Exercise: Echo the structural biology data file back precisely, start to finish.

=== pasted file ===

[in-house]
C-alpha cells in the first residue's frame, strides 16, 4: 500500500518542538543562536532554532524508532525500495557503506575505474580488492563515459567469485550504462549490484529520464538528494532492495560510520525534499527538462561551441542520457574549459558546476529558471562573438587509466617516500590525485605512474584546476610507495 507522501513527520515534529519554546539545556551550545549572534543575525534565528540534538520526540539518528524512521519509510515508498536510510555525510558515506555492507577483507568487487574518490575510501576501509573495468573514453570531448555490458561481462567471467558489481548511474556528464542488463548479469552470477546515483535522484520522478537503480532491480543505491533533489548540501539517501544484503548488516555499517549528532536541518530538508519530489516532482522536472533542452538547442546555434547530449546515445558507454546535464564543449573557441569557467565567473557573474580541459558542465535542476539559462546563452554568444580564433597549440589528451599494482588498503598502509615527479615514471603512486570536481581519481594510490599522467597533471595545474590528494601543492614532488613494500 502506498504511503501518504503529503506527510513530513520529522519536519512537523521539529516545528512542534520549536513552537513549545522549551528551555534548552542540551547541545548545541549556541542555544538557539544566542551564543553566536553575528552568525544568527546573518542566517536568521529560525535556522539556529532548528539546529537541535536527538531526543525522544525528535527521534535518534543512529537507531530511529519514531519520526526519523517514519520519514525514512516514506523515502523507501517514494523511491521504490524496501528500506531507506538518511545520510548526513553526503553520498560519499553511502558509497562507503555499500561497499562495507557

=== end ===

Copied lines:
[in-house]
C-alpha cells in the first residue's frame, strides 16, 4: 500500500518542538543562536532554532524508532525500495557503506575505474580488492563515459567469485550504462549490484529520464538528494532492495560510520525534499527538462561551441542520457574549459558546476529558471562573438587509466617516500590525485605512474584546476610507495 507522501513527520515534529519554546539545556551550545549572534543575525534565528540534538520526540539518528524512521519509510515508498536510510555525510558515506555492507577483507568487487574518490575510501576501509573495468573514453570531448555490458561481462567471467558489481548511474556528464542488463548479469552470477546515483535522484520522478537503480532491480543505491533533489548540501539517501544484503548488516555499517549528532536541518530538508519530489516532482522536472533542452538547442546555434547530449546515445558507454546535464564543449573557441569557467565567473557573474580541459558542465535542476539559462546563452554568444580564433597549440589528451599494482588498503598502509615527479615514471603512486570536481581519481594510490599522467597533471595545474590528494601543492614532488613494500 502506498504511503501518504503529503506527510513530513520529522519536519512537523521539529516545528512542534520549536513552537513549545522549551528551555534548552542540551547541545548545541549556541542555544538557539544566542551564543553566536553575528552568525544568527546573518542566517536568521529560525535556522539556529532548528539546529537541535536527538531526543525522544525528535527521534535518534543512529537507531530511529519514531519520526526519523517514519520519514525514512516514506523515502523507501517514494523511491521504490524496501528500506531507506538518511545520510548526513553526503553520498560519499553511502558509497562507503555499500561497499562495507557